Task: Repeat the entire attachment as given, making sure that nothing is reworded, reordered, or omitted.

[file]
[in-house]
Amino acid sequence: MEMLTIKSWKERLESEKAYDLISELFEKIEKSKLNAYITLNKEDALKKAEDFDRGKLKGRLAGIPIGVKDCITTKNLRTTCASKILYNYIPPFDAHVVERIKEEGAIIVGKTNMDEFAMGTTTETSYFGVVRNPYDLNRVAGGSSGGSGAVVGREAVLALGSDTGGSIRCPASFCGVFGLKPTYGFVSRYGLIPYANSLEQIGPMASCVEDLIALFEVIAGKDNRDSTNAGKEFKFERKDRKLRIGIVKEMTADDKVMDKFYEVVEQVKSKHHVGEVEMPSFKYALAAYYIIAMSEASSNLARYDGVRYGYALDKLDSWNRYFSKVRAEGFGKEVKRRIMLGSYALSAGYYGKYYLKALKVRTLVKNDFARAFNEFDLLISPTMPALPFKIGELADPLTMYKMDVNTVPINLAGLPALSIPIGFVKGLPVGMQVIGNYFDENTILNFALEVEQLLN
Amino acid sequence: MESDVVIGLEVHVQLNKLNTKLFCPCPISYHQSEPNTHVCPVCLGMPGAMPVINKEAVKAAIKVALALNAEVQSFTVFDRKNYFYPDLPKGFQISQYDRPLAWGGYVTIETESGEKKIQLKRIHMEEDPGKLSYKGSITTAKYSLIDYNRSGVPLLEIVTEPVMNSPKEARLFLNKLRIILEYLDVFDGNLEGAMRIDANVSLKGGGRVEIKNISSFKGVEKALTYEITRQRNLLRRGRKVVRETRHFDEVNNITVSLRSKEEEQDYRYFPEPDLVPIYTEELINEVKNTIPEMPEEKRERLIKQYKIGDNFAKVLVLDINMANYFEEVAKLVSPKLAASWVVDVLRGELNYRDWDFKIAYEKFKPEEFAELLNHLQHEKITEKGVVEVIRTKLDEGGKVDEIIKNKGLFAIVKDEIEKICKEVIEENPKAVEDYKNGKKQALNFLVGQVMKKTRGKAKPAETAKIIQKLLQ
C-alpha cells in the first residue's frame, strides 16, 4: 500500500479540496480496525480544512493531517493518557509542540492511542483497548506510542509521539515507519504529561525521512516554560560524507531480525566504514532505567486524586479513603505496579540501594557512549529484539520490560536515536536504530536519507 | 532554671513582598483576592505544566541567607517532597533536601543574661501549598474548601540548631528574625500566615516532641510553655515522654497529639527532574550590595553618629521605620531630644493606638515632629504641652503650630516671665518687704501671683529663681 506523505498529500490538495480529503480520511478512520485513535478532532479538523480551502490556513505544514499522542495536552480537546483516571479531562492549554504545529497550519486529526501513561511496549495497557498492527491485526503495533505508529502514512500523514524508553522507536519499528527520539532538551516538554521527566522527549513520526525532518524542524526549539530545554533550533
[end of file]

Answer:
[in-house]
Amino acid sequence: MEMLTIKSWKERLESEKAYDLISELFEKIEKSKLNAYITLNKEDALKKAEDFDRGKLKGRLAGIPIGVKDCITTKNLRTTCASKILYNYIPPFDAHVVERIKEEGAIIVGKTNMDEFAMGTTTETSYFGVVRNPYDLNRVAGGSSGGSGAVVGREAVLALGSDTGGSIRCPASFCGVFGLKPTYGFVSRYGLIPYANSLEQIGPMASCVEDLIALFEVIAGKDNRDSTNAGKEFKFERKDRKLRIGIVKEMTADDKVMDKFYEVVEQVKSKHHVGEVEMPSFKYALAAYYIIAMSEASSNLARYDGVRYGYALDKLDSWNRYFSKVRAEGFGKEVKRRIMLGSYALSAGYYGKYYLKALKVRTLVKNDFARAFNEFDLLISPTMPALPFKIGELADPLTMYKMDVNTVPINLAGLPALSIPIGFVKGLPVGMQVIGNYFDENTILNFALEVEQLLN
Amino acid sequence: MESDVVIGLEVHVQLNKLNTKLFCPCPISYHQSEPNTHVCPVCLGMPGAMPVINKEAVKAAIKVALALNAEVQSFTVFDRKNYFYPDLPKGFQISQYDRPLAWGGYVTIETESGEKKIQLKRIHMEEDPGKLSYKGSITTAKYSLIDYNRSGVPLLEIVTEPVMNSPKEARLFLNKLRIILEYLDVFDGNLEGAMRIDANVSLKGGGRVEIKNISSFKGVEKALTYEITRQRNLLRRGRKVVRETRHFDEVNNITVSLRSKEEEQDYRYFPEPDLVPIYTEELINEVKNTIPEMPEEKRERLIKQYKIGDNFAKVLVLDINMANYFEEVAKLVSPKLAASWVVDVLRGELNYRDWDFKIAYEKFKPEEFAELLNHLQHEKITEKGVVEVIRTKLDEGGKVDEIIKNKGLFAIVKDEIEKICKEVIEENPKAVEDYKNGKKQALNFLVGQVMKKTRGKAKPAETAKIIQKLLQ
C-alpha cells in the first residue's frame, strides 16, 4: 500500500479540496480496525480544512493531517493518557509542540492511542483497548506510542509521539515507519504529561525521512516554560560524507531480525566504514532505567486524586479513603505496579540501594557512549529484539520490560536515536536504530536519507 | 532554671513582598483576592505544566541567607517532597533536601543574661501549598474548601540548631528574625500566615516532641510553655515522654497529639527532574550590595553618629521605620531630644493606638515632629504641652503650630516671665518687704501671683529663681 506523505498529500490538495480529503480520511478512520485513535478532532479538523480551502490556513505544514499522542495536552480537546483516571479531562492549554504545529497550519486529526501513561511496549495497557498492527491485526503495533505508529502514512500523514524508553522507536519499528527520539532538551516538554521527566522527549513520526525532518524542524526549539530545554533550533